“At that point in time, I felt, ‘It’s my patriotic duty. I should just do it. My country is calling. If I go do this, I’ll get the GI Bill to go to college,’” he said.
He joined the Marines in 1967, serving two tours of duty in Vietnam and earning an early discharge.
“I went through all kinds of things people do in war,” he said, but like many combat veterans, fast-forwarded through that part of his life story, skipping details that still haunt him.
He said, simply, “I was in eight major operations and was lucky I survived. I’ve had shrapnel through my flak jacket and bullets graze my helmet. I’ve had guys shot next to me, but I was lucky and came out of it with a few scratches and PTSD — and a real fondness for pho.”
‘That’s How I Missed Woodstock’
When Coonce came home from the war in 1969, his first stop was a used car lot. He bought a baby blue Triumph sports car for $375 and took off on Route 66, one of the most famous roadways in America.
“When I got to I-40, I picked up this kid hitchhiking,” Coonce recalled. “He had long hair and was a hippie type. ‘Where are you going?’ I asked. He said, ‘I’m going to Woodstock.’ ”
In the jungle for two years, Coonce didn’t understand.
“‘Where have you been, man?’ he asked. I said, ‘Man, I’ve been in Vietnam.’”
He dropped off his passenger in Indianapolis and went to a high school girlfriend’s house. She wasn’t home. She had gone out with her boyfriend, her sister said.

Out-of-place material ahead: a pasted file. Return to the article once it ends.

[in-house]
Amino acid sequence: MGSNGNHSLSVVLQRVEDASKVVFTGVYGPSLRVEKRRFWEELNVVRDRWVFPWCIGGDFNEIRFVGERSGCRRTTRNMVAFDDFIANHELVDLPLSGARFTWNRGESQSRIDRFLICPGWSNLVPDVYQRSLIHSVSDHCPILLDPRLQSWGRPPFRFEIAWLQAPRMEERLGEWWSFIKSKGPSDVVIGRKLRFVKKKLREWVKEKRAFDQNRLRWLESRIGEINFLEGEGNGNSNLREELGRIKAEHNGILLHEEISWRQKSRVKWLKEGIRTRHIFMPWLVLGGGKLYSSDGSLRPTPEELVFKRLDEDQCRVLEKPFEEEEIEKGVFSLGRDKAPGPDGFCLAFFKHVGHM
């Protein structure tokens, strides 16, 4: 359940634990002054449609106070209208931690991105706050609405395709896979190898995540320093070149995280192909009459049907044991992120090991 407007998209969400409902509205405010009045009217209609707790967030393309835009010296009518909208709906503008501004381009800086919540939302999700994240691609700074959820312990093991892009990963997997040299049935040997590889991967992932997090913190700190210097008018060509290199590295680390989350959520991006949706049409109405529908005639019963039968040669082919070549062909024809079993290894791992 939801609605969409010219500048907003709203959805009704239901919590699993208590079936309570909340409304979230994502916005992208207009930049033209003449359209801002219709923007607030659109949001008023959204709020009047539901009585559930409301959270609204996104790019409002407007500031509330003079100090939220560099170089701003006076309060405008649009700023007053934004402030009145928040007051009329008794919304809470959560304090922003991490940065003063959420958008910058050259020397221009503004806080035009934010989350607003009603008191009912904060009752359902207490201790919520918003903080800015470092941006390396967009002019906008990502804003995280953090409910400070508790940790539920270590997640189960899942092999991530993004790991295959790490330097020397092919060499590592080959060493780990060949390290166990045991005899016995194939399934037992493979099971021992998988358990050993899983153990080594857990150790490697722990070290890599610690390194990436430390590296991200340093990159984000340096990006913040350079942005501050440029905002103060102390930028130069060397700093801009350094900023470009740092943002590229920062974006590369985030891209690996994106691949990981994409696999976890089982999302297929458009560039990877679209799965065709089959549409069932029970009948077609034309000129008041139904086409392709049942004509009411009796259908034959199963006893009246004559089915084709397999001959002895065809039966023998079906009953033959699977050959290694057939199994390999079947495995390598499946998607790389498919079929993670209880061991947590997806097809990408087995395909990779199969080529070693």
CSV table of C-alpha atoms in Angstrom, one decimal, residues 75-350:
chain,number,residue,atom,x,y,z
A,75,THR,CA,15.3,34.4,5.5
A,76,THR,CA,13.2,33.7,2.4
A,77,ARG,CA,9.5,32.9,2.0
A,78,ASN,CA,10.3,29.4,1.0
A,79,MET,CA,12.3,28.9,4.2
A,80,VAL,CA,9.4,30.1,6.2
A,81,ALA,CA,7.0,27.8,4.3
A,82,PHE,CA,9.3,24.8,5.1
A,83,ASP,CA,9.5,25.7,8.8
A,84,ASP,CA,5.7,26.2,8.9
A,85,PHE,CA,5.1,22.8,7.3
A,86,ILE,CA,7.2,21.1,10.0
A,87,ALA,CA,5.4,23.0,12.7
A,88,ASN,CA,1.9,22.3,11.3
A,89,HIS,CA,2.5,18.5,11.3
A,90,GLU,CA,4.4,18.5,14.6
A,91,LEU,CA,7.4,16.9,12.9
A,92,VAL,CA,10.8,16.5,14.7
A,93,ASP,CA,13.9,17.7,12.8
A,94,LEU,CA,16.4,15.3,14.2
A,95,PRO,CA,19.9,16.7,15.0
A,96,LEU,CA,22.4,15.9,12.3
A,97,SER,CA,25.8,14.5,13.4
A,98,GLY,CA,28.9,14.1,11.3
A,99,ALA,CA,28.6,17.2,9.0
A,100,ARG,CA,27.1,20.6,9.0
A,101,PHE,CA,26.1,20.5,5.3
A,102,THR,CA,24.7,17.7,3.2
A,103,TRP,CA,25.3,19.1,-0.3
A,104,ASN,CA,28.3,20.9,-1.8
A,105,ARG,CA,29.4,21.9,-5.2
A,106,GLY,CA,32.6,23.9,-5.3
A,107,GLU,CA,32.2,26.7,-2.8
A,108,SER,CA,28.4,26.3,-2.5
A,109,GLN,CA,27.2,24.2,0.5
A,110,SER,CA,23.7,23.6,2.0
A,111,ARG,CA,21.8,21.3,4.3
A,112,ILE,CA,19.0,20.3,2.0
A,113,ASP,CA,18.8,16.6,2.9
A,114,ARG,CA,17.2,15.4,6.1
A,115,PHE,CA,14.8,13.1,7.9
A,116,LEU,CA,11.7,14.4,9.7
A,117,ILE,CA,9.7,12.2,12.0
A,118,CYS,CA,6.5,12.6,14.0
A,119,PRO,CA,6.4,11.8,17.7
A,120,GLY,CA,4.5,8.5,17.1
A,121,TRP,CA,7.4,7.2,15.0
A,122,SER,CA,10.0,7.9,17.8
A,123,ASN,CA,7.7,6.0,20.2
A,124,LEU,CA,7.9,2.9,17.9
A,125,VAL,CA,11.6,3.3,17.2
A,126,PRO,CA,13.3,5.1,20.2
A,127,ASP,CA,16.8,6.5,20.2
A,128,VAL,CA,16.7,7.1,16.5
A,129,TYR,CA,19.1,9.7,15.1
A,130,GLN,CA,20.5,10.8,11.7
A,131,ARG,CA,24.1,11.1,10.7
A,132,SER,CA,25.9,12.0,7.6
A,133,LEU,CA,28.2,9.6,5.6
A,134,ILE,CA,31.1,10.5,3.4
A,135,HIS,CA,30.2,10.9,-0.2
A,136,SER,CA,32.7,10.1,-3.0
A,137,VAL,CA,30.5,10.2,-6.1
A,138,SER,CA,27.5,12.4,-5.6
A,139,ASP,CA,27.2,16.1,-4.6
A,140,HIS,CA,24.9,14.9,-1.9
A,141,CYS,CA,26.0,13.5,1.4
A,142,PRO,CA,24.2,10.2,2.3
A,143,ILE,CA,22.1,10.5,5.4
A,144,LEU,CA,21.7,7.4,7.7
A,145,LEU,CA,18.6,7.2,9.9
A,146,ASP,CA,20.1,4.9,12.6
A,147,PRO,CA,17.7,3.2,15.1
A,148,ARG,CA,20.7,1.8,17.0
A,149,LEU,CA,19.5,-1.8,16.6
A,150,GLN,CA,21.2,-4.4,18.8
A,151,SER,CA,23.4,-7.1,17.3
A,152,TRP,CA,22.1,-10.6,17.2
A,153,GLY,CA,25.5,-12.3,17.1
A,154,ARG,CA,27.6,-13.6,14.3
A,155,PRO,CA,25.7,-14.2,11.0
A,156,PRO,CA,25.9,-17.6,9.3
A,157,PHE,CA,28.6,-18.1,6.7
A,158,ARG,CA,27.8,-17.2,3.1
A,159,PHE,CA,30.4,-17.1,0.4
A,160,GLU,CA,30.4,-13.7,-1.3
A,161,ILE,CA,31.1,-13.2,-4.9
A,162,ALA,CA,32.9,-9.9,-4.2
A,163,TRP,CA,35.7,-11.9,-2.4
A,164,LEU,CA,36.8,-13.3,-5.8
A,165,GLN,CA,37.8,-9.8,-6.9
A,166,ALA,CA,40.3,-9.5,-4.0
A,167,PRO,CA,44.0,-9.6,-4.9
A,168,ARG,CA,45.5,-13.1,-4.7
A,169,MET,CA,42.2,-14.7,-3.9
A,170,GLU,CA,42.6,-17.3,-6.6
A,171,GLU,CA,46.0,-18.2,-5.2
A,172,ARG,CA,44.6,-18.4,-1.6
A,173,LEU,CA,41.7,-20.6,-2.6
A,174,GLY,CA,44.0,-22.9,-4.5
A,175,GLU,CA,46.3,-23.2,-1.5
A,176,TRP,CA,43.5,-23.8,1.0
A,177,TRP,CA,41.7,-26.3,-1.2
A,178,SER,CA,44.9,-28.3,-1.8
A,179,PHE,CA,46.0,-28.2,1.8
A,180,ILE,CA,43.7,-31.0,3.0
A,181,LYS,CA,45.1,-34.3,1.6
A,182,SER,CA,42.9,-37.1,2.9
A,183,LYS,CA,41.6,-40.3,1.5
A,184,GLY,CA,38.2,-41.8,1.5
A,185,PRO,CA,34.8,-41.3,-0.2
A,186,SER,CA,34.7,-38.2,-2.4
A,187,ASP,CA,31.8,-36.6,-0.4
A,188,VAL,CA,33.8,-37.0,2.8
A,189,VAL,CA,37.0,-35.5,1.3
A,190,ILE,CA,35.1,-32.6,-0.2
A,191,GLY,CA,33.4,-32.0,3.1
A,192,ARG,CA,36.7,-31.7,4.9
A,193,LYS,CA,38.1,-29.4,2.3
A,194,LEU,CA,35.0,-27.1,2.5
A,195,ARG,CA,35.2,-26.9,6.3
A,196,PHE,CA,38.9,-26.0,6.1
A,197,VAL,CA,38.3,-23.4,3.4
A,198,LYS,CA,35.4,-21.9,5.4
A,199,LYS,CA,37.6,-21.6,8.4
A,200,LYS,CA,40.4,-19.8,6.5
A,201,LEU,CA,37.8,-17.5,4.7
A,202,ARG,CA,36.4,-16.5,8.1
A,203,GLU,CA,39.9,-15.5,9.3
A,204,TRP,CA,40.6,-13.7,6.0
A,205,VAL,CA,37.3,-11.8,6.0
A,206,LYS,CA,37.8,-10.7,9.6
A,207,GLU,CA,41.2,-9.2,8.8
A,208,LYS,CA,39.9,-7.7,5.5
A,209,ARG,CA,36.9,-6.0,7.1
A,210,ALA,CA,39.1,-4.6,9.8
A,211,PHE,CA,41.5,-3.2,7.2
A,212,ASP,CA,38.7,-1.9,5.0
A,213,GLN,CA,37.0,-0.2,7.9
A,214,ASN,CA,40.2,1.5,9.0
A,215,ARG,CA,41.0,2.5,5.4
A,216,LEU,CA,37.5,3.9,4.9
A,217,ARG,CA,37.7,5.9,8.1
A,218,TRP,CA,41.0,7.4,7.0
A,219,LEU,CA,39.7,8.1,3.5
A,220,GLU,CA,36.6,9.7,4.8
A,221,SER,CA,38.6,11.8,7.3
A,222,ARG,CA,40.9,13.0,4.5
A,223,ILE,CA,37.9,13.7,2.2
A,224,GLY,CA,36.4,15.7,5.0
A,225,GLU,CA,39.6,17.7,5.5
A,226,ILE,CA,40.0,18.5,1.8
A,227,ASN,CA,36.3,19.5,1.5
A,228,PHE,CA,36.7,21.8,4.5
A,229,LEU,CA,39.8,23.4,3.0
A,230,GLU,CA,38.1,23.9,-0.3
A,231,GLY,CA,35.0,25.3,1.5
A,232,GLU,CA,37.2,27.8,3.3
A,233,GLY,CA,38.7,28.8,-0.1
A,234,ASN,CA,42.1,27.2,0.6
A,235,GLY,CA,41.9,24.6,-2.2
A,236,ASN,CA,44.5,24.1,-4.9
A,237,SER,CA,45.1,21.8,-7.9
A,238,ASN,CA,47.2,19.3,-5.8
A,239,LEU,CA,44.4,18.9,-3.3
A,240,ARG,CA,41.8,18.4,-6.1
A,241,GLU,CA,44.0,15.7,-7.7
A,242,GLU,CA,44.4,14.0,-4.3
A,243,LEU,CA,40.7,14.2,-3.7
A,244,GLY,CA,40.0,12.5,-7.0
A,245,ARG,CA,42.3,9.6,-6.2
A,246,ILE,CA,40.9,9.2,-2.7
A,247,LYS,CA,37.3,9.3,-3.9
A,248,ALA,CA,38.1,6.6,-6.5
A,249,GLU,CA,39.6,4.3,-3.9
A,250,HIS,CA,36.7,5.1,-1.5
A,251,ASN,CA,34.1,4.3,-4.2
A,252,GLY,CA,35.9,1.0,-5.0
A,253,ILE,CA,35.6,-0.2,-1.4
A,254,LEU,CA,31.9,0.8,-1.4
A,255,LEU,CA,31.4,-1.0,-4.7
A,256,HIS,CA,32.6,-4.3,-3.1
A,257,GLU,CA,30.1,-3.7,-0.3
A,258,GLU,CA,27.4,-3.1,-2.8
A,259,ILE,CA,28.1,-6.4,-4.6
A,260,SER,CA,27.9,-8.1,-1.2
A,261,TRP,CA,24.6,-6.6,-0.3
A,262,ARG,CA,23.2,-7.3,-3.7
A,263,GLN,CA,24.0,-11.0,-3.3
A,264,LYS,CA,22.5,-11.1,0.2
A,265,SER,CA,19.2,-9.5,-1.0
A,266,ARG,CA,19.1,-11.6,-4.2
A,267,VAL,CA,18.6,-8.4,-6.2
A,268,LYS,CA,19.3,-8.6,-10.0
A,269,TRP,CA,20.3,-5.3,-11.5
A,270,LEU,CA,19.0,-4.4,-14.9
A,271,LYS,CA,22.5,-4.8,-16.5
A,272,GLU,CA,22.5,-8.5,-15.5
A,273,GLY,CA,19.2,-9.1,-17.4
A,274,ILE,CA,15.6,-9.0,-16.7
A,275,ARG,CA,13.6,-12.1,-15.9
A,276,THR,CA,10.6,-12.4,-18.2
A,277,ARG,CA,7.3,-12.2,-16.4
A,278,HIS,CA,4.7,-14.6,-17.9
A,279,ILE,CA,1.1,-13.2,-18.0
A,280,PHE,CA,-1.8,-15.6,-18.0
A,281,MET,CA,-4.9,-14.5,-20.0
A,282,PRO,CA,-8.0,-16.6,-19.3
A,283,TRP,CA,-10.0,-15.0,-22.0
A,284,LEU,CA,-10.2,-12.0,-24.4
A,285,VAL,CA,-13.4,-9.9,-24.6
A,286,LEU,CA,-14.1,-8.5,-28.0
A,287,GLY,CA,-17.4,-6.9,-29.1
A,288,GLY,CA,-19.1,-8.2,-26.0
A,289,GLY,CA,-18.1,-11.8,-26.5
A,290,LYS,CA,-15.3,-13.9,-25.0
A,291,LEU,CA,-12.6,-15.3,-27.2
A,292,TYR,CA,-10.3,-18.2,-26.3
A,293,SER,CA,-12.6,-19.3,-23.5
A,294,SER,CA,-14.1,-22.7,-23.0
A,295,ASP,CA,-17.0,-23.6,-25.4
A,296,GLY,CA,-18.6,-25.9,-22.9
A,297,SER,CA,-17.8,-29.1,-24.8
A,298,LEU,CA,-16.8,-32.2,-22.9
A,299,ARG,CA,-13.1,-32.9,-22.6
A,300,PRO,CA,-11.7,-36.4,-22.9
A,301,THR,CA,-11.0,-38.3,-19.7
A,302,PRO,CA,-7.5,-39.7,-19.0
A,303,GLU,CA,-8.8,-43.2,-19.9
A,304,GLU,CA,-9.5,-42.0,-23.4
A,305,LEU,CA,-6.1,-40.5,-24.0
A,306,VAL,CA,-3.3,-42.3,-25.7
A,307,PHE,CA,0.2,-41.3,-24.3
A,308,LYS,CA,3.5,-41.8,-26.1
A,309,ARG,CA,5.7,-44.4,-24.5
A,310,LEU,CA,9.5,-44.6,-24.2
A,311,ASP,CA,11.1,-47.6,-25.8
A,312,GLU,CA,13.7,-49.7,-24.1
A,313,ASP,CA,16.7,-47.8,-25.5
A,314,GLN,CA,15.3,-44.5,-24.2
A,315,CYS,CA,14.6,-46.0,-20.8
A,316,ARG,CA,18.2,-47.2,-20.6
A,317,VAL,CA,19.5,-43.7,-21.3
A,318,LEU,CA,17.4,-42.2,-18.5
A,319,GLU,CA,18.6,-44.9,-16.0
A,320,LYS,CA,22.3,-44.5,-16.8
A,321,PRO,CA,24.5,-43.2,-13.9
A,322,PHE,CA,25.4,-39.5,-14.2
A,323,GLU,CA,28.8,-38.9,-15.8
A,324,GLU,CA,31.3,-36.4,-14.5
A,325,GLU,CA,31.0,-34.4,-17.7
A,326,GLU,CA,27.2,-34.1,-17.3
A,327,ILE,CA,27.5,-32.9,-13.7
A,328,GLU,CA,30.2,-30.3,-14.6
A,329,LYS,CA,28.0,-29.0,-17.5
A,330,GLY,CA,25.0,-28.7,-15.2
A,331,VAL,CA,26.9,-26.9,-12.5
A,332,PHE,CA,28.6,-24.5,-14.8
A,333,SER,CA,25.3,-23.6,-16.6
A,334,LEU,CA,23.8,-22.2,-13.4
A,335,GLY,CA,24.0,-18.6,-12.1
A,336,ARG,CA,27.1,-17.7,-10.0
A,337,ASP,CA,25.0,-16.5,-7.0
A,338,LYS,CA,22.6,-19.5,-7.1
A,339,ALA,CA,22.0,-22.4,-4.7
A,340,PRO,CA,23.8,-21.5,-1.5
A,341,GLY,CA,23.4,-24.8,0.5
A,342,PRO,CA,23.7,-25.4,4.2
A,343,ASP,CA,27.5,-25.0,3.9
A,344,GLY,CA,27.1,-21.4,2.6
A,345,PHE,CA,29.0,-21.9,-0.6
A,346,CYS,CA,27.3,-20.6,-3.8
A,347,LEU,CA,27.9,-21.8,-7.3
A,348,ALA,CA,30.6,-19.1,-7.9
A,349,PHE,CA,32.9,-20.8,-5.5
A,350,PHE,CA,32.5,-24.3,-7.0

“And that’s how I missed going to Woodstock.”
He enrolled in business school and graduated from Indiana University. He amused himself by “jumping out of airplanes, racing motorcycles and blowing off steam.” He met his first wife, Kathie, who surprised him with his first Leap Day birthday party in 1972, while in school.
“It was the first time I had even an acknowledgment of my birthday. We had a party at her mom’s house and all the family was there, and a lot of friends. It wasn’t a huge deal — just a basic birthday party,” he said, understating it.
A lawyer, Kathie got a job offer in San Diego.
“Let’s get out of this cold,” he agreed. “It was 15 degrees and there was 2 feet of snow the day we left. I had to dig my tires out of the ice. We drove all the way to California and into San Diego. It was like driving out of the ice into fire. The eastern part of San Diego was 90 degrees, and there were fires and plumes of smoke as far as the eye could see.”